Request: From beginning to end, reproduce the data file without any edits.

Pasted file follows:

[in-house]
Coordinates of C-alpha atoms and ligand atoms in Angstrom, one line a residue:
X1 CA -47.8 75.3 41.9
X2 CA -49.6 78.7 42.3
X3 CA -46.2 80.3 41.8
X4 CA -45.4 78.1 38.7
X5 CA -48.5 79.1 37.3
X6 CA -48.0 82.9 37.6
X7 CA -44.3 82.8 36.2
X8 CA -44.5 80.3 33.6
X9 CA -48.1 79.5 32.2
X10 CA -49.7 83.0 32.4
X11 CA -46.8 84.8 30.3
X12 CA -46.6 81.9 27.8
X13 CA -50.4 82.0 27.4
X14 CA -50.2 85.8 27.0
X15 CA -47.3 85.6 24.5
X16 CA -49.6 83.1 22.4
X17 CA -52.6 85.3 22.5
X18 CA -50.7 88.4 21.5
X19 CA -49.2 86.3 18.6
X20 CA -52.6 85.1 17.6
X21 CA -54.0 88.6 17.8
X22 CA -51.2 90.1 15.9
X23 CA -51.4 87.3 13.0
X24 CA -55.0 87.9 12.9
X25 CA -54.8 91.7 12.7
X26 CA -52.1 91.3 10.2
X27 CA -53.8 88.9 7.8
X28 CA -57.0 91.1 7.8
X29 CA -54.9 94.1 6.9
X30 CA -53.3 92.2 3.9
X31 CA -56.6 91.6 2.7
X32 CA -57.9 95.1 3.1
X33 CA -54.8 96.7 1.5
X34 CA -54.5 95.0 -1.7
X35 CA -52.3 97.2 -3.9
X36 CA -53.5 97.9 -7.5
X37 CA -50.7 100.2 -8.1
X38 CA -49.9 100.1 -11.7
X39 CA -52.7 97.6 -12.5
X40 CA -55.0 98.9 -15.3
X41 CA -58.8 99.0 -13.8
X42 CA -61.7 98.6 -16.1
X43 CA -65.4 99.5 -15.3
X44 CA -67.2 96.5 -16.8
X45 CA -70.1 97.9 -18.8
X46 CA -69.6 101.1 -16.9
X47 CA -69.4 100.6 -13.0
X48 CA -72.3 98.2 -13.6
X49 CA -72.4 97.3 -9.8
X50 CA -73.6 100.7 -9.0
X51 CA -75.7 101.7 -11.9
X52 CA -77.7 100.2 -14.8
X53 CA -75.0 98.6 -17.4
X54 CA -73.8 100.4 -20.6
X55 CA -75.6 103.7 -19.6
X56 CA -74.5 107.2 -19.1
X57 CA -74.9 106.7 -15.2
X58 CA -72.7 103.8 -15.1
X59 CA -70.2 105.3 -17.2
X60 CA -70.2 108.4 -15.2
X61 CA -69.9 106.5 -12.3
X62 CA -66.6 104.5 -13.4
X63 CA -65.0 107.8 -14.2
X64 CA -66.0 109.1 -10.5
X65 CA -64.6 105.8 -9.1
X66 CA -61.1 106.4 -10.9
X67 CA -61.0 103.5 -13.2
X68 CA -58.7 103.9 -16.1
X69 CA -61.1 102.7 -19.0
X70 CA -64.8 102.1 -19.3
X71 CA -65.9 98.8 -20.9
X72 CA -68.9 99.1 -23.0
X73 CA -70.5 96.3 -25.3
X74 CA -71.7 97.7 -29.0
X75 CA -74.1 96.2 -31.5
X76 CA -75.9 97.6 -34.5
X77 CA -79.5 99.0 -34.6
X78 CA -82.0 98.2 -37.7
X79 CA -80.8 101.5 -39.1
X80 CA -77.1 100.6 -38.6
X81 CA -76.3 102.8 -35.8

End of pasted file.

[in-house]
Coordinates of C-alpha atoms and ligand atoms in Angstrom, one line a residue:
X1 CA -47.8 75.3 41.9
X2 CA -49.6 78.7 42.3
X3 CA -46.2 80.3 41.8
X4 CA -45.4 78.1 38.7
X5 CA -48.5 79.1 37.3
X6 CA -48.0 82.9 37.6
X7 CA -44.3 82.8 36.2
X8 CA -44.5 80.3 33.6
X9 CA -48.1 79.5 32.2
X10 CA -49.7 83.0 32.4
X11 CA -46.8 84.8 30.3
X12 CA -46.6 81.9 27.8
X13 CA -50.4 82.0 27.4
X14 CA -50.2 85.8 27.0
X15 CA -47.3 85.6 24.5
X16 CA -49.6 83.1 22.4
X17 CA -52.6 85.3 22.5
X18 CA -50.7 88.4 21.5
X19 CA -49.2 86.3 18.6
X20 CA -52.6 85.1 17.6
X21 CA -54.0 88.6 17.8
X22 CA -51.2 90.1 15.9
X23 CA -51.4 87.3 13.0
X24 CA -55.0 87.9 12.9
X25 CA -54.8 91.7 12.7
X26 CA -52.1 91.3 10.2
X27 CA -53.8 88.9 7.8
X28 CA -57.0 91.1 7.8
X29 CA -54.9 94.1 6.9
X30 CA -53.3 92.2 3.9
X31 CA -56.6 91.6 2.7
X32 CA -57.9 95.1 3.1
X33 CA -54.8 96.7 1.5
X34 CA -54.5 95.0 -1.7
X35 CA -52.3 97.2 -3.9
X36 CA -53.5 97.9 -7.5
X37 CA -50.7 100.2 -8.1
X38 CA -49.9 100.1 -11.7
X39 CA -52.7 97.6 -12.5
X40 CA -55.0 98.9 -15.3
X41 CA -58.8 99.0 -13.8
X42 CA -61.7 98.6 -16.1
X43 CA -65.4 99.5 -15.3
X44 CA -67.2 96.5 -16.8
X45 CA -70.1 97.9 -18.8
X46 CA -69.6 101.1 -16.9
X47 CA -69.4 100.6 -13.0
X48 CA -72.3 98.2 -13.6
X49 CA -72.4 97.3 -9.8
X50 CA -73.6 100.7 -9.0
X51 CA -75.7 101.7 -11.9
X52 CA -77.7 100.2 -14.8
X53 CA -75.0 98.6 -17.4
X54 CA -73.8 100.4 -20.6
X55 CA -75.6 103.7 -19.6
X56 CA -74.5 107.2 -19.1
X57 CA -74.9 106.7 -15.2
X58 CA -72.7 103.8 -15.1
X59 CA -70.2 105.3 -17.2
X60 CA -70.2 108.4 -15.2
X61 CA -69.9 106.5 -12.3
X62 CA -66.6 104.5 -13.4
X63 CA -65.0 107.8 -14.2
X64 CA -66.0 109.1 -10.5
X65 CA -64.6 105.8 -9.1
X66 CA -61.1 106.4 -10.9
X67 CA -61.0 103.5 -13.2
X68 CA -58.7 103.9 -16.1
X69 CA -61.1 102.7 -19.0
X70 CA -64.8 102.1 -19.3
X71 CA -65.9 98.8 -20.9
X72 CA -68.9 99.1 -23.0
X73 CA -70.5 96.3 -25.3
X74 CA -71.7 97.7 -29.0
X75 CA -74.1 96.2 -31.5
X76 CA -75.9 97.6 -34.5
X77 CA -79.5 99.0 -34.6
X78 CA -82.0 98.2 -37.7
X79 CA -80.8 101.5 -39.1
X80 CA -77.1 100.6 -38.6
X81 CA -76.3 102.8 -35.8